The Supreme Court of the United States came back for its 2012 session Monday and decided it will not take the appeal filed by a provider of prerecorded telephonic messages seeking to overturn enforcement of a ban on automated robo-calls in Indiana.
FreeEats.com Inc. used an artificially intelligent calling system to contact residents throughout the country on behalf of its clients, including Economic Freedom Fund. The messages were political in nature. In 2006, Indiana filed a complaint alleging FreeEats.com had violated the state’s Autodialer Law. FreeEats.com contended the law violates the Indiana Constitution’s free speech clause.
The trial court ruled in favor of FreeEats.com, denying in part and affirming in part a preliminary injunction request from FreeEats.com. But the Indiana justices in a 4-1 decision in December 2011 held that the state can continue enforcing a ban on automated robo-calls, finding the law serves a significant government interest in trying to prevent unwanted calls.
Justice Frank Sullivan dissented, believing the statute at question imposes an unconstitutional material burden on political speech under the state and federal constitutions.
The U.S. justices also declined certiorari Monday in a dispute between the Family and Social Services Administration and a decertified intermediate care facility. In March, the Indiana Supreme Court affirmed the trial court’s denial of restitution to New Horizon Development Center for the months it did not receive Medicaid reimbursement from the state.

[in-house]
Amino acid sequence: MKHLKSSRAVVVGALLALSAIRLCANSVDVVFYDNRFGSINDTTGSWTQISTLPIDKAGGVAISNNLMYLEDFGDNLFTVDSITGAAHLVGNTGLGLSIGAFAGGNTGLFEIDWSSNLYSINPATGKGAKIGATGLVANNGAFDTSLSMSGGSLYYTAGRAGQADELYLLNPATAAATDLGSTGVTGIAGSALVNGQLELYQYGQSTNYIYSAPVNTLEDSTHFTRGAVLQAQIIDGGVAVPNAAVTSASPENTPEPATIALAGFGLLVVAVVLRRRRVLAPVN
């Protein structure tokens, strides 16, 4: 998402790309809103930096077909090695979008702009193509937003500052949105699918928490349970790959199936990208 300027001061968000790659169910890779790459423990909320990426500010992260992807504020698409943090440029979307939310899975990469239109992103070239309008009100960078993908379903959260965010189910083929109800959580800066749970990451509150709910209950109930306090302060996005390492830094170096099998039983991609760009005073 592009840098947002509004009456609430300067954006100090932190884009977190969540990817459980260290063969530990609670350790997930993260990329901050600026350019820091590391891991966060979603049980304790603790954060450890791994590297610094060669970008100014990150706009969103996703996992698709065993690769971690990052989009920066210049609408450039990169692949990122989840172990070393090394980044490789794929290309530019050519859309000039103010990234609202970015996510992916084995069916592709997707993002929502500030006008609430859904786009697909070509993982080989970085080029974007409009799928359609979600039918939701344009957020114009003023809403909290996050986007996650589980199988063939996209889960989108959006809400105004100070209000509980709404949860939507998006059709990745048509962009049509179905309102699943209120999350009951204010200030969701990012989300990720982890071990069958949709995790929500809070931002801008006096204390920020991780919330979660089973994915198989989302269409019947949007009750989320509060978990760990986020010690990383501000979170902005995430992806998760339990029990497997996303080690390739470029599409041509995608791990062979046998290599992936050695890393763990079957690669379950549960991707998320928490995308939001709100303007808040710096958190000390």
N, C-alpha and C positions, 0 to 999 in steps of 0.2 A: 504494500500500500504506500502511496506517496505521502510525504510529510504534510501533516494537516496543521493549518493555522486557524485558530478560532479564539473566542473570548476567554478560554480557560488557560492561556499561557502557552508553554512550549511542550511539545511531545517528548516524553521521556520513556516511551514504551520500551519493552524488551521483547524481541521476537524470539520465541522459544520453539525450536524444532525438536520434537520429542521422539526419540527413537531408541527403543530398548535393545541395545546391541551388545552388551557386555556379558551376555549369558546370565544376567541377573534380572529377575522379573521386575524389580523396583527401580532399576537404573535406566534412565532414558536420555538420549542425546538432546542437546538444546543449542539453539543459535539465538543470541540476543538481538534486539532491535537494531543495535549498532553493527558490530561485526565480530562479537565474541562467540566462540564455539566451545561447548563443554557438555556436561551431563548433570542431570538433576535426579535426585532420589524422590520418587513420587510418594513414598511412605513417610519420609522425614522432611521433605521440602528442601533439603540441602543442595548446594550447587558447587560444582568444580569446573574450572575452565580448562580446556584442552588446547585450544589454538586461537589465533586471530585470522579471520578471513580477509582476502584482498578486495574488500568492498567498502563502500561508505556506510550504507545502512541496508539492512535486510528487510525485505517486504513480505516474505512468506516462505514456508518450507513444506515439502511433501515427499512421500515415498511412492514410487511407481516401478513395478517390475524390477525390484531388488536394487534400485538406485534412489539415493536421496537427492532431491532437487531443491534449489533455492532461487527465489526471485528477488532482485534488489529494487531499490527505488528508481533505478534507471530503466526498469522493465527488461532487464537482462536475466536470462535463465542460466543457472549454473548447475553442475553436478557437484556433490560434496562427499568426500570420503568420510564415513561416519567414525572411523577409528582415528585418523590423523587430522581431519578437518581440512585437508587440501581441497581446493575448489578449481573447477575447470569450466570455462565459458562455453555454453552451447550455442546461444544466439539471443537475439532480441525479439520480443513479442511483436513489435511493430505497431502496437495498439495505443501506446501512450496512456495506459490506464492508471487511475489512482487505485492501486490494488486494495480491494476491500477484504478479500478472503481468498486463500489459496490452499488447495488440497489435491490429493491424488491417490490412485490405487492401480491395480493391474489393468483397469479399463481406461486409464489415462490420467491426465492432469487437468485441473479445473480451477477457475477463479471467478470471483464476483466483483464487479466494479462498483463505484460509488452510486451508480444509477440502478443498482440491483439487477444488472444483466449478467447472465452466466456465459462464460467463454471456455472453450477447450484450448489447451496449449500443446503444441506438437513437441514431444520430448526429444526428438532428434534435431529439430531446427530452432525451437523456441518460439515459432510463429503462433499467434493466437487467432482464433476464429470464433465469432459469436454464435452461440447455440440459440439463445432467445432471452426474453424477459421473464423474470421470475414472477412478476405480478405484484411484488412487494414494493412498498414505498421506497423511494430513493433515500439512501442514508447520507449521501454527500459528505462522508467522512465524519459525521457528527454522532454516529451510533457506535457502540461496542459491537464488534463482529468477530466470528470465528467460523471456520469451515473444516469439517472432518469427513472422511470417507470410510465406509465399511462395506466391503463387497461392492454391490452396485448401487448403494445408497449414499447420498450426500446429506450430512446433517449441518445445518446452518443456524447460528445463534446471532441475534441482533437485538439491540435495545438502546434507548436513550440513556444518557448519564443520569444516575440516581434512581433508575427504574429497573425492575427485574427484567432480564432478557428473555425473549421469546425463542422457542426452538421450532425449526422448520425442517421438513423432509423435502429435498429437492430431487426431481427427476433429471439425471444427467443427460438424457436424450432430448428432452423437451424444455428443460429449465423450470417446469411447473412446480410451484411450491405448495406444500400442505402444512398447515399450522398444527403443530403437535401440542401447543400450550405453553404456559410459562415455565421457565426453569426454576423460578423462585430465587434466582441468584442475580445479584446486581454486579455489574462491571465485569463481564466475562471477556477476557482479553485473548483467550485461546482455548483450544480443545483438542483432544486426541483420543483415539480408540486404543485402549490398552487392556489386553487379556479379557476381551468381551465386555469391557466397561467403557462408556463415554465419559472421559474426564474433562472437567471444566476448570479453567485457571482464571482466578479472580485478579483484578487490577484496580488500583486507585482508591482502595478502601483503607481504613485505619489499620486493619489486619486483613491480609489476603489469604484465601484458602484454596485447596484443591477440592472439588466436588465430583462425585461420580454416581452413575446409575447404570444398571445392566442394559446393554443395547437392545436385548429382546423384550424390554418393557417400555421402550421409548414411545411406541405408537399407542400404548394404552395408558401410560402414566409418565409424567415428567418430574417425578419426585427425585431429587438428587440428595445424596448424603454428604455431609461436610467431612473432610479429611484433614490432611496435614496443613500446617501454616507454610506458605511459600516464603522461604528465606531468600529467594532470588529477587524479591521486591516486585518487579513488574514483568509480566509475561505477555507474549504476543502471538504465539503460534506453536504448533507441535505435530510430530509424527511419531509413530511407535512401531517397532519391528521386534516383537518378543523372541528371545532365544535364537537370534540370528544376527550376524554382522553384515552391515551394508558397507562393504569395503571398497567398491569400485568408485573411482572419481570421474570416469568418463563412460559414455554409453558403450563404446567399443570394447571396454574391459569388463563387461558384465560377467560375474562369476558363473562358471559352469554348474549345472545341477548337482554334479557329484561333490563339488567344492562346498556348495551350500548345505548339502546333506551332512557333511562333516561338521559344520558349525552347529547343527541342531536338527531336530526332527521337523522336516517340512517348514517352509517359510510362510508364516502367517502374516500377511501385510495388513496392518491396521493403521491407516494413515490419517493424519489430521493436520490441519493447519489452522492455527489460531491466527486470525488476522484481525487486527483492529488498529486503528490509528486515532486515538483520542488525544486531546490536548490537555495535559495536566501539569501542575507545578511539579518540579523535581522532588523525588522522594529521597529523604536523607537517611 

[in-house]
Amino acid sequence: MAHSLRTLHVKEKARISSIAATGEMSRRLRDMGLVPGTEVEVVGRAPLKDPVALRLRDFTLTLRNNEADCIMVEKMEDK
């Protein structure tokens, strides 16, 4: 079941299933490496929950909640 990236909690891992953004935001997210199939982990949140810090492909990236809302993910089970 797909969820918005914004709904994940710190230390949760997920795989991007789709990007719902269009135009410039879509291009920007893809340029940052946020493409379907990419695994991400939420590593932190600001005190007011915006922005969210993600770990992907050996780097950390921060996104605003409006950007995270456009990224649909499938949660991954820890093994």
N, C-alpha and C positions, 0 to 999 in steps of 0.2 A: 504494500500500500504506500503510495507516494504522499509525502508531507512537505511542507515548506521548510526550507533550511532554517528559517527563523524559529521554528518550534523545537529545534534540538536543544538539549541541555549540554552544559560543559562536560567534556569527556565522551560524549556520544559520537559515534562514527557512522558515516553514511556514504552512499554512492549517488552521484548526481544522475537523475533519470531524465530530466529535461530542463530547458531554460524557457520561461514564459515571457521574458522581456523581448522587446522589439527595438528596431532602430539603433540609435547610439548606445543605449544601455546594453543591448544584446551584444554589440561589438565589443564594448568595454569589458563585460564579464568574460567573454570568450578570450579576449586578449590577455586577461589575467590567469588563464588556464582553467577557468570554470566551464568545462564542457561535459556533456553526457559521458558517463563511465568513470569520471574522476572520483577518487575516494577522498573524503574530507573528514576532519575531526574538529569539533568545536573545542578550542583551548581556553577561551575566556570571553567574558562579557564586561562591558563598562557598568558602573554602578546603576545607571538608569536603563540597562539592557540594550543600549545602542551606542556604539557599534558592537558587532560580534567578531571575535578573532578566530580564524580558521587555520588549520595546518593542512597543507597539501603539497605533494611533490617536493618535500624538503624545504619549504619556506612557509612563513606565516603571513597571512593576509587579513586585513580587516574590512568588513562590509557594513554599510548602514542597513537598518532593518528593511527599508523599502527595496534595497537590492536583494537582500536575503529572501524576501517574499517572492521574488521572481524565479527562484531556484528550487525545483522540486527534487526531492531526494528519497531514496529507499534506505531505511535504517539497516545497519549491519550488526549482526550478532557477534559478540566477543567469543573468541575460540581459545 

It operated for nine months after its certification was revoked following an inspection and sought the money from the state to cover costs to care for patients until all could be transferred to other facilities.
Bryan Brown, the Kansas attorney who was denied admission to the Indiana bar, will not have his case heard by the U.S. Supreme Court. Brown sued various state actors after he was referred to the Judges and Lawyers Assistance Program for an evaluation. The 7th Circuit Court of Appeals in February held his suit was barred because of the Rooker-Feldman doctrine.
The complete order list from the SCOTUS is available online.